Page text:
UK welcomes world cash injection
A joint plan by five central banks, aimed at easing the credit crunch in financial markets, has been welcomed by UK Prime Minister Gordon Brown.
Up to $110bn (£54bn) in loans will be made available to world money markets by central banks including the Bank of England and the US Federal Reserve.
In an interview with the Times newspaper, Mr Brown said there should be more focus on such co-operation. The unprecedented move is a sign of the severity of the problems, analysts say.
The Federal Reserve and the Bank of England will team up with the European Central Bank and central banks from Canada and Switzerland to offer the cash loans, to be made available in auctions.
Such a co-operative act is a first, BBC business editor Robert Peston said.
Other analysts pointed out that the actions are on a greater scale than the moves taken by the Fed to shore up the economy after the 9/11 attacks on the US.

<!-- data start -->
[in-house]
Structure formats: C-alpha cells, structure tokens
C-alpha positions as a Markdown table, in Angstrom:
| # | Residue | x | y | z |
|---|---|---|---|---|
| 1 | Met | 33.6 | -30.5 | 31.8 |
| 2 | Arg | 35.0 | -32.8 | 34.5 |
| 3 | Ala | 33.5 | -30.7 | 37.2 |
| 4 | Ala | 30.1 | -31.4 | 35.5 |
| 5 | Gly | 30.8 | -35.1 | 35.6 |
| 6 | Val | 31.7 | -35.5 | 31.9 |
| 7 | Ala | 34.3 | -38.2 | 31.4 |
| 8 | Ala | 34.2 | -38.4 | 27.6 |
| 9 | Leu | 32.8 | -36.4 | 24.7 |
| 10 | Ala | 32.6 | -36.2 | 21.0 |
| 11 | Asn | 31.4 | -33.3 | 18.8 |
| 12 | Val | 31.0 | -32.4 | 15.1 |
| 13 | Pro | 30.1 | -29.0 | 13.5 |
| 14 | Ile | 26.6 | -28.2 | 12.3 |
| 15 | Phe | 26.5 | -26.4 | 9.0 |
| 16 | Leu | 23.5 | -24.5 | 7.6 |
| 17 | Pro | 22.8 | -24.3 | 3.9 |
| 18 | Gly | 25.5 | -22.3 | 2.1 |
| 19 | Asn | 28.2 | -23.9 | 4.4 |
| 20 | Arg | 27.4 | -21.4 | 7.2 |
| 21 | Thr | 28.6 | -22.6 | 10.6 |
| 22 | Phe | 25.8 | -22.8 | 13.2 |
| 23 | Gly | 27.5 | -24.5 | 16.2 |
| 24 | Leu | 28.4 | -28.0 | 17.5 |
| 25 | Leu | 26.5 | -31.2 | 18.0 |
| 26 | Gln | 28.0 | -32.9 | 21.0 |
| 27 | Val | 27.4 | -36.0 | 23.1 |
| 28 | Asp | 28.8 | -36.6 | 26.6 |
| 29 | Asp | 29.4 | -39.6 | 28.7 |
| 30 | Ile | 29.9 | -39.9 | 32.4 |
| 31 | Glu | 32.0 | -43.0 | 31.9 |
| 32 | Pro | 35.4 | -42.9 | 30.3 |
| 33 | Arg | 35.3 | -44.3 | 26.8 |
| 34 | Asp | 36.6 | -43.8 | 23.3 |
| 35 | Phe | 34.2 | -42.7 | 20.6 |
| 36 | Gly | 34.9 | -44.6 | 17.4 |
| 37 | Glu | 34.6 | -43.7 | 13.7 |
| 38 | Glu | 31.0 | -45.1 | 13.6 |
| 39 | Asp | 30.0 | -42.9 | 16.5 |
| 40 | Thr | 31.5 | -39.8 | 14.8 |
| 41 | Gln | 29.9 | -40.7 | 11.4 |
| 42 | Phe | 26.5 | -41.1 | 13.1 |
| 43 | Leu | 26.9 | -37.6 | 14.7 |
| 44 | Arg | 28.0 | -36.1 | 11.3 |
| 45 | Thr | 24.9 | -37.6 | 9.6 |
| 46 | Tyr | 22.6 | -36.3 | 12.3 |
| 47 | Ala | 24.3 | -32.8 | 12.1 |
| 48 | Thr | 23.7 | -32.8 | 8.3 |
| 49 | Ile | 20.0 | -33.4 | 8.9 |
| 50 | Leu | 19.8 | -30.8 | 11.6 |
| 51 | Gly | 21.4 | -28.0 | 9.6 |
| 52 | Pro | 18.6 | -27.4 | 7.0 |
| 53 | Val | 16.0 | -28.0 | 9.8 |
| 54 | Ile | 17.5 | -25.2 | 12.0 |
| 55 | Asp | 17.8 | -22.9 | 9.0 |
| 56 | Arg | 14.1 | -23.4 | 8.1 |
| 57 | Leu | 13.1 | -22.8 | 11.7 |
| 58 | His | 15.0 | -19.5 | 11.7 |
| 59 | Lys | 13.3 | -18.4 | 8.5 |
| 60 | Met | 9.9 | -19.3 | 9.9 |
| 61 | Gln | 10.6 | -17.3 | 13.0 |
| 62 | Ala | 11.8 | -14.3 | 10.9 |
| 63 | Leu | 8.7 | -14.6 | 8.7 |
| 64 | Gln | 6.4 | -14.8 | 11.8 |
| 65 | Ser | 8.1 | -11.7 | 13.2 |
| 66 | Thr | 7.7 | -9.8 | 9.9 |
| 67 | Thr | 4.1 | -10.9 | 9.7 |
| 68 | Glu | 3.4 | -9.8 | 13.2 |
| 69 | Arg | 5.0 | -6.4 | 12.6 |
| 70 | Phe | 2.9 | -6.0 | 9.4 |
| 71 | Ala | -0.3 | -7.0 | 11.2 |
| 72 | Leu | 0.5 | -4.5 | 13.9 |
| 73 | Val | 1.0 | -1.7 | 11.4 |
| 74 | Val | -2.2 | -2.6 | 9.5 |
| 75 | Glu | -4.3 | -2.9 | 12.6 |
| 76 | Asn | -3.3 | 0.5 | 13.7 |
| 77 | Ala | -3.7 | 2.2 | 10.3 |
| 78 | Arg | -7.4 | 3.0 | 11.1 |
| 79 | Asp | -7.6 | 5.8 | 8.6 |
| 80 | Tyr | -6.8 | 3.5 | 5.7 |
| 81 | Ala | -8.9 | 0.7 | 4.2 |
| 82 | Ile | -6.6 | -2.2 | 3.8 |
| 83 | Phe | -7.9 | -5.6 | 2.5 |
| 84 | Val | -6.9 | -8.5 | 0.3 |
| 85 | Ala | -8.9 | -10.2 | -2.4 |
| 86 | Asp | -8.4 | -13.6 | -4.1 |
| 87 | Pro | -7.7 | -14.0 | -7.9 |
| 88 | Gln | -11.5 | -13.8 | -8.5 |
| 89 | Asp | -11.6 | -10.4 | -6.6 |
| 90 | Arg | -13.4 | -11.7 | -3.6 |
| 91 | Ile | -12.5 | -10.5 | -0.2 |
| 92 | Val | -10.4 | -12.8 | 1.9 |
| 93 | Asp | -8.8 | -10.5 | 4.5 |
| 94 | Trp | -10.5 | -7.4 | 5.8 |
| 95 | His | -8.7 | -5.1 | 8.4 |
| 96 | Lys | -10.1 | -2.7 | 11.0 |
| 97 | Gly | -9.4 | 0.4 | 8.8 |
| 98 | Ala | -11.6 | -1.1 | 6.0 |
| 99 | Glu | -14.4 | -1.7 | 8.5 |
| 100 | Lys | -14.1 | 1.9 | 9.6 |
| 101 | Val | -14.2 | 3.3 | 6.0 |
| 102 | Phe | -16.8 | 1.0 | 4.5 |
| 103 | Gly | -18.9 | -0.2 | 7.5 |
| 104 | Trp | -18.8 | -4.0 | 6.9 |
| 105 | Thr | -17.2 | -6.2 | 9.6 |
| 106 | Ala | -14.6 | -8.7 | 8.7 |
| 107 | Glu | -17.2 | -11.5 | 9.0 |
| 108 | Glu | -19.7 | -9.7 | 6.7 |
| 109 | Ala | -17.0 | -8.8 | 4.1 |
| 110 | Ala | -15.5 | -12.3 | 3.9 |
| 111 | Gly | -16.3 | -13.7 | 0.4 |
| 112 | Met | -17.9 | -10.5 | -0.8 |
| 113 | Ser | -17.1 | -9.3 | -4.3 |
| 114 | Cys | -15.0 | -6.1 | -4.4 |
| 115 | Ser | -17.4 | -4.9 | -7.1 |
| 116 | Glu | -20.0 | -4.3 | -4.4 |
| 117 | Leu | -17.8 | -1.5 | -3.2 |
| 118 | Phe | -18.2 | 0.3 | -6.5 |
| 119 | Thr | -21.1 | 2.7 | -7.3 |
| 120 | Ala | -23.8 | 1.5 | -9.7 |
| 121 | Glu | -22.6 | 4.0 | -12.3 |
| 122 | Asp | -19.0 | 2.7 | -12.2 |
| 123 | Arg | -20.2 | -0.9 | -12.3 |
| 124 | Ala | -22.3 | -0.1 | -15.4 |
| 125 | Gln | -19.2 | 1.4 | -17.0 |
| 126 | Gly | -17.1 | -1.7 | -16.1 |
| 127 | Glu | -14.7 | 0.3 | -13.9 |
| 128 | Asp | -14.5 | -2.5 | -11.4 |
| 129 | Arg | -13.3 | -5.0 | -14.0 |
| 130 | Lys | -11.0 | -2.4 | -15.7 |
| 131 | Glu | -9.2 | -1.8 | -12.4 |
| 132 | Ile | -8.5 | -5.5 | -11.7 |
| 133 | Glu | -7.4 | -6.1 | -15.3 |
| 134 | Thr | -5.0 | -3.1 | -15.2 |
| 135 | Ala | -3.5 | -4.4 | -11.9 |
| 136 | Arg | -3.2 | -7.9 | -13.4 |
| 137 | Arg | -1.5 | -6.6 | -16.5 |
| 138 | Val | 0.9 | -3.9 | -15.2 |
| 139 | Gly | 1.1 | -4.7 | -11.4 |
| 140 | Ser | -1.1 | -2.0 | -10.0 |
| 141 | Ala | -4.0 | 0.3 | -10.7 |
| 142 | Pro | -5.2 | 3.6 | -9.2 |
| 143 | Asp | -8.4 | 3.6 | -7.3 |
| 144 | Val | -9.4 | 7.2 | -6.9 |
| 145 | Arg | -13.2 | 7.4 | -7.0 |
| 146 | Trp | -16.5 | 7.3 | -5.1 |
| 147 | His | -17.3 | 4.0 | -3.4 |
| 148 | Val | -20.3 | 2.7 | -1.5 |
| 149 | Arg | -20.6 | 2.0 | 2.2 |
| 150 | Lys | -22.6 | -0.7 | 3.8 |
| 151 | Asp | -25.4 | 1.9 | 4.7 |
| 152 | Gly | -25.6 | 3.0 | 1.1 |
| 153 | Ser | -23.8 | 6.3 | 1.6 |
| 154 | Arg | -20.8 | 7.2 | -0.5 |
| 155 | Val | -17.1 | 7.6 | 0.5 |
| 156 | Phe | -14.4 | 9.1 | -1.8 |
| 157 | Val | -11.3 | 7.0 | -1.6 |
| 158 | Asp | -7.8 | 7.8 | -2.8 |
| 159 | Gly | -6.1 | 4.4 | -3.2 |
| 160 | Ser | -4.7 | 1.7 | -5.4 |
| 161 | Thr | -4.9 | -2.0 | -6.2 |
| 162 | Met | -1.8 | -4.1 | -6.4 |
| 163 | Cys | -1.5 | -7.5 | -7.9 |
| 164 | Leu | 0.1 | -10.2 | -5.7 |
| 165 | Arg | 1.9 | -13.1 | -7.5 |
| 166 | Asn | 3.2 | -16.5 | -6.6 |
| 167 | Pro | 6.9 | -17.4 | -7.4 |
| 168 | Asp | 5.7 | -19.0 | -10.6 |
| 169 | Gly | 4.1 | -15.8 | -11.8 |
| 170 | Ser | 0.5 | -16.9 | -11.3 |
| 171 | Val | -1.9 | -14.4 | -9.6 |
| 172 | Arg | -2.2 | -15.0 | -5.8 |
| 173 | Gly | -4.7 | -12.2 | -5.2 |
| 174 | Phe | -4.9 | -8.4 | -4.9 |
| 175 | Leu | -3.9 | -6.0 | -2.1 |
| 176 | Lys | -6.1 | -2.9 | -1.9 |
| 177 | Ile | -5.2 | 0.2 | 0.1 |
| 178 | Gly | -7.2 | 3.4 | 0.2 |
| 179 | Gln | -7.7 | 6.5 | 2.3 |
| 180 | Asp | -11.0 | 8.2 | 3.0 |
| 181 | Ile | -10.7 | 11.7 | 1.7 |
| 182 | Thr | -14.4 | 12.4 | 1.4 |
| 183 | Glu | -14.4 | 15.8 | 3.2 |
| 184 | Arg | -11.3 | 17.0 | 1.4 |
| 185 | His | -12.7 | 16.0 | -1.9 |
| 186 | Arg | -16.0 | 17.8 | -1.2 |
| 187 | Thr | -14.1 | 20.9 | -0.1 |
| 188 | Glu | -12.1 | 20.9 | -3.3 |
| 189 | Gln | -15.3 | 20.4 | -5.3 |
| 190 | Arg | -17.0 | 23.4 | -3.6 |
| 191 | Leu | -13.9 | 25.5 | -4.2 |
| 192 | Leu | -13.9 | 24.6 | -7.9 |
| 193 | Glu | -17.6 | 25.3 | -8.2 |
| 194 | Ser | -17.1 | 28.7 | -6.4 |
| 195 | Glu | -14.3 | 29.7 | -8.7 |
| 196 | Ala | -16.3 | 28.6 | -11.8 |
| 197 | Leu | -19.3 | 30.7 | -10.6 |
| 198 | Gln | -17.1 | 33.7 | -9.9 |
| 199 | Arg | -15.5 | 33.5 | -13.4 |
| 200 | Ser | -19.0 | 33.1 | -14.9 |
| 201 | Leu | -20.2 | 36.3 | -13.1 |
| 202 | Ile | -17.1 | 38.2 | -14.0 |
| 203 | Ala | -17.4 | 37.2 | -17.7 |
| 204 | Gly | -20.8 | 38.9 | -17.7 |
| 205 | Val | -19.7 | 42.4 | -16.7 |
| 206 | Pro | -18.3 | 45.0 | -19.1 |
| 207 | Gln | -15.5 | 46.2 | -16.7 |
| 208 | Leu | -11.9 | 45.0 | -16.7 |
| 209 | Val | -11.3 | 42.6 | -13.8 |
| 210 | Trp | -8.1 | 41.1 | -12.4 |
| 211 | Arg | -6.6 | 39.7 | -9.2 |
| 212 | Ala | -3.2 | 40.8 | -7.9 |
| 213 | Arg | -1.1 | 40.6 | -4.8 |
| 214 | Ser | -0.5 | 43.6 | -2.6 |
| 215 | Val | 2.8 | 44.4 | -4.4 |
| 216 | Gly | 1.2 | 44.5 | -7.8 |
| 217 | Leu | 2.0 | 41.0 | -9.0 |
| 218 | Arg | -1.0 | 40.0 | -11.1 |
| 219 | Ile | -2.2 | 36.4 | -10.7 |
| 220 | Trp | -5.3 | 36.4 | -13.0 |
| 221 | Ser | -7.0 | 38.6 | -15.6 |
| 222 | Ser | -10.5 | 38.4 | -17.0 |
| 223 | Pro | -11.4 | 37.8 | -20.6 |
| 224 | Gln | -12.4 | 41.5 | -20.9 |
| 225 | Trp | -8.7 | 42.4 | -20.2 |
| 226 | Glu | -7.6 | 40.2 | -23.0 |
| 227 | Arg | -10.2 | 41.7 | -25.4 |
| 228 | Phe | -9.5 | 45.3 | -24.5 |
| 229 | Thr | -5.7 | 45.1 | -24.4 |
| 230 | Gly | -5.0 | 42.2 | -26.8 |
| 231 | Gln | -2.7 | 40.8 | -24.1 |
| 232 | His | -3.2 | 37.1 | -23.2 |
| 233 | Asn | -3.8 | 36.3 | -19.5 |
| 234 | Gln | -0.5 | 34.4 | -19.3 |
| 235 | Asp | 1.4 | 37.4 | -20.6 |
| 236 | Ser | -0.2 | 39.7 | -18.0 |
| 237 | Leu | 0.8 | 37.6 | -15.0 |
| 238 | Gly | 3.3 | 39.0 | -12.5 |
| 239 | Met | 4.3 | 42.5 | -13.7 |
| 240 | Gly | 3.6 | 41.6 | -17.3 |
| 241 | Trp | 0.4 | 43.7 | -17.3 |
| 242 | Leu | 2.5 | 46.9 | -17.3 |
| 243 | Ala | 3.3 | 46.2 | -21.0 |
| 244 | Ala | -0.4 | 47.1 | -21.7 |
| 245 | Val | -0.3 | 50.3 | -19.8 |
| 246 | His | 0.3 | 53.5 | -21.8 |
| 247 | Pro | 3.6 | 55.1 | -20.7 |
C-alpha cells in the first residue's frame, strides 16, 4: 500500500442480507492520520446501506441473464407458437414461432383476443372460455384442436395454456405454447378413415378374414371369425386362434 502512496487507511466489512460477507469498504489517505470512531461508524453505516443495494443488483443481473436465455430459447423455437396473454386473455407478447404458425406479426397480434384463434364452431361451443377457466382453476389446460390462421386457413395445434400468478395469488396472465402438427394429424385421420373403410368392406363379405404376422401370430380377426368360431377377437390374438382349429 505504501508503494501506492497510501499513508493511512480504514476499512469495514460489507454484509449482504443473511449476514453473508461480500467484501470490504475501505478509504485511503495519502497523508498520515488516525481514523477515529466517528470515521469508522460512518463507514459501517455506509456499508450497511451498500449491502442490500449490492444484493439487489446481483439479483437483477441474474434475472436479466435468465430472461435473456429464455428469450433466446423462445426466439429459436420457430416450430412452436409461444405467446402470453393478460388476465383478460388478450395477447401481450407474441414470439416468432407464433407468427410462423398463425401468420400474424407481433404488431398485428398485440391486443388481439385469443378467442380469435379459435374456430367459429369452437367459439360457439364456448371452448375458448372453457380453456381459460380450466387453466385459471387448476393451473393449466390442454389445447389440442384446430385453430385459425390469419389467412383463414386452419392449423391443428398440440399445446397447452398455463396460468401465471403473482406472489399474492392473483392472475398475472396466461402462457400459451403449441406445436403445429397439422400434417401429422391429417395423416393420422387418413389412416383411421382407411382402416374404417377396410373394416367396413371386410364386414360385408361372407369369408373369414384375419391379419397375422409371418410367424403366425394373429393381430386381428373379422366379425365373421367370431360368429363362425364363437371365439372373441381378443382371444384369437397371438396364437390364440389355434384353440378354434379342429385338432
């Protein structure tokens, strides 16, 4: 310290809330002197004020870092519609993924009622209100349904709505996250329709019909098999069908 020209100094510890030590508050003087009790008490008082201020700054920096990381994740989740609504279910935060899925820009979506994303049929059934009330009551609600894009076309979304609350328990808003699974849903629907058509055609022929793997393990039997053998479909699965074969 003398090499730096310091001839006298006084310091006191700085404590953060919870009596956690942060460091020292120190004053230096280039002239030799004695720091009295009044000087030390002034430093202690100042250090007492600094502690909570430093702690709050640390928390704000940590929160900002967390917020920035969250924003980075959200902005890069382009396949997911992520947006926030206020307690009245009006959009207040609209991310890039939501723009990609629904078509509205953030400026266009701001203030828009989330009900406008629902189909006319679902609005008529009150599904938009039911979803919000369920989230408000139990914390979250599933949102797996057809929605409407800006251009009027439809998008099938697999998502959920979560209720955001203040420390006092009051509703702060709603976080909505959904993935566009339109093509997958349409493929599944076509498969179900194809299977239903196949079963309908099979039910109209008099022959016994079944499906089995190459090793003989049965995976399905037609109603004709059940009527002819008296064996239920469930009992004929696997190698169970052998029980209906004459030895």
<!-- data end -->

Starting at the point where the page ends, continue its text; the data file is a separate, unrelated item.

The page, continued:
Mr Brown, due in Lisbon for the signing of the new European reform treaty, told the Times the moves were "the co-operative effort I've wanted to see for some time.
"It signals an international desire to act in what has been a period of global financial turbulence."
'Staving off recession'
Share prices in the US rose sharply after the plan was announced on Wednesday, but have since dropped again. Five of the most powerful central banks are taking concerted action to stop a banking crisis turning into a recession, the BBC's Mark Gregory said.
The problem is that commercial banks in rich nations have sustained huge losses on investments that have gone sour, he said. This has made them reluctant to lend any more money, especially to each other.
By acting together to pump extra funds into the system in the form of loans, the central banks hope to have a bigger impact. But they are also putting their credibility on the line, our correspondent added. If the plan fails, it is unclear what else they could do to restore confidence.
Peter Dunay, chief strategist at investment bank Leeb Capital Management in New York, said the new money could only help, but there was a broader problem to consider.
"Ideally, what we are looking for is the financial institutions to have written off their problems, built up confidence and be willing to lend to each other," he told the BBC's World Today programme.
"Right now... they do not want to lend - they do not want to lend to the public, they do not want to lend to each other. "They don't have the capital, they're very concerned and they're holding a lot of debt that is still a problem for them."
Source: BBC News
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